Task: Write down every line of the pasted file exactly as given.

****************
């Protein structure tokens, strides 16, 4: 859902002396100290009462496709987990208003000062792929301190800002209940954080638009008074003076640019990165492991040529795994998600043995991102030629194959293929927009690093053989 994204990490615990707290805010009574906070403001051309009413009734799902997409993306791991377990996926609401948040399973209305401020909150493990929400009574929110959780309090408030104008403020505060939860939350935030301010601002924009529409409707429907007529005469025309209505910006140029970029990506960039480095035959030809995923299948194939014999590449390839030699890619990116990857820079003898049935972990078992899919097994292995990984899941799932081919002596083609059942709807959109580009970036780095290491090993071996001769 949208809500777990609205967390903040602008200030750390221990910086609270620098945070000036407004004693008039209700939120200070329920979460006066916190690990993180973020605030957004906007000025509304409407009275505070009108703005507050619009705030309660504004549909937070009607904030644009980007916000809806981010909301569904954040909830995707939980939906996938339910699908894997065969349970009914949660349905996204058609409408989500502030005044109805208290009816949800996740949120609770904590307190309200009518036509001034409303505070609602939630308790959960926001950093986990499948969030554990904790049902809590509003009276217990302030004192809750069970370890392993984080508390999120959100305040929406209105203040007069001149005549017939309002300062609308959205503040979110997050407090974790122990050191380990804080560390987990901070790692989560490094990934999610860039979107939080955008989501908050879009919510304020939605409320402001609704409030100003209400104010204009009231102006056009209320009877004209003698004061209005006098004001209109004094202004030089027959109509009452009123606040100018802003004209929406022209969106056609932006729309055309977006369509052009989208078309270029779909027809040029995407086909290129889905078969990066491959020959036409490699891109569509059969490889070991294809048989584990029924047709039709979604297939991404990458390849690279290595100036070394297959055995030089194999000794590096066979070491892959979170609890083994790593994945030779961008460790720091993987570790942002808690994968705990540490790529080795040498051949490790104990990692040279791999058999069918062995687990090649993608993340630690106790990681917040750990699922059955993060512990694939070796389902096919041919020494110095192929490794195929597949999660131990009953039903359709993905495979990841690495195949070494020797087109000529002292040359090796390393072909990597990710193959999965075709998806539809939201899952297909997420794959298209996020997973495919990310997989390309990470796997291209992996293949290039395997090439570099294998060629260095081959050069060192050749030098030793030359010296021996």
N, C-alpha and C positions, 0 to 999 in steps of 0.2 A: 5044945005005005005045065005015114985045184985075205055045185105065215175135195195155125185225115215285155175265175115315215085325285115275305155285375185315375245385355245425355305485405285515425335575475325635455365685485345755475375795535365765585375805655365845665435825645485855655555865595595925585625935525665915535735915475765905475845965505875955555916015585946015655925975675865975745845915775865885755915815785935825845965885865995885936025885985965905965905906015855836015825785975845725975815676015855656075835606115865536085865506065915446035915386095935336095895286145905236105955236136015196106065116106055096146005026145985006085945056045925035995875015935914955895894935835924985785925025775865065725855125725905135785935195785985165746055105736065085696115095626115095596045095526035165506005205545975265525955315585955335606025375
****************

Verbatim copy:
């Protein structure tokens, strides 16, 4: 859902002396100290009462496709987990208003000062792929301190800002209940954080638009008074003076640019990165492991040529795994998600043995991102030629194959293929927009690093053989 994204990490615990707290805010009574906070403001051309009413009734799902997409993306791991377990996926609401948040399973209305401020909150493990929400009574929110959780309090408030104008403020505060939860939350935030301010601002924009529409409707429907007529005469025309209505910006140029970029990506960039480095035959030809995923299948194939014999590449390839030699890619990116990857820079003898049935972990078992899919097994292995990984899941799932081919002596083609059942709807959109580009970036780095290491090993071996001769 949208809500777990609205967390903040602008200030750390221990910086609270620098945070000036407004004693008039209700939120200070329920979460006066916190690990993180973020605030957004906007000025509304409407009275505070009108703005507050619009705030309660504004549909937070009607904030644009980007916000809806981010909301569904954040909830995707939980939906996938339910699908894997065969349970009914949660349905996204058609409408989500502030005044109805208290009816949800996740949120609770904590307190309200009518036509001034409303505070609602939630308790959960926001950093986990499948969030554990904790049902809590509003009276217990302030004192809750069970370890392993984080508390999120959100305040929406209105203040007069001149005549017939309002300062609308959205503040979110997050407090974790122990050191380990804080560390987990901070790692989560490094990934999610860039979107939080955008989501908050879009919510304020939605409320402001609704409030100003209400104010204009009231102006056009209320009877004209003698004061209005006098004001209109004094202004030089027959109509009452009123606040100018802003004209929406022209969106056609932006729309055309977006369509052009989208078309270029779909027809040029995407086909290129889905078969990066491959020959036409490699891109569509059969490889070991294809048989584990029924047709039709979604297939991404990458390849690279290595100036070394297959055995030089194999000794590096066979070491892959979170609890083994790593994945030779961008460790720091993987570790942002808690994968705990540490790529080795040498051949490790104990990692040279791999058999069918062995687990090649993608993340630690106790990681917040750990699922059955993060512990694939070796389902096919041919020494110095192929490794195929597949999660131990009953039903359709993905495979990841690495195949070494020797087109000529002292040359090796390393072909990597990710193959999965075709998806539809939201899952297909997420794959298209996020997973495919990310997989390309990470796997291209992996293949290039395997090439570099294998060629260095081959050069060192050749030098030793030359010296021996």
N, C-alpha and C positions, 0 to 999 in steps of 0.2 A: 5044945005005005005045065005015114985045184985075205055045185105065215175135195195155125185225115215285155175265175115315215085325285115275305155285375185315375245385355245425355305485405285515425335575475325635455365685485345755475375795535365765585375805655365845665435825645485855655555865595595925585625935525665915535735915475765905475845965505875955555916015585946015655925975675865975745845915775865885755915815785935825845965885865995885936025885985965905965905906015855836015825785975845725975815676015855656075835606115865536085865506065915446035915386095935336095895286145905236105955236136015196106065116106055096146005026145985006085945056045925035995875015935914955895894935835924985785925025775865065725855125725905135785935195785985165746055105736065085696115095626115095596045095526035165506005205545975265525955315585955335606025375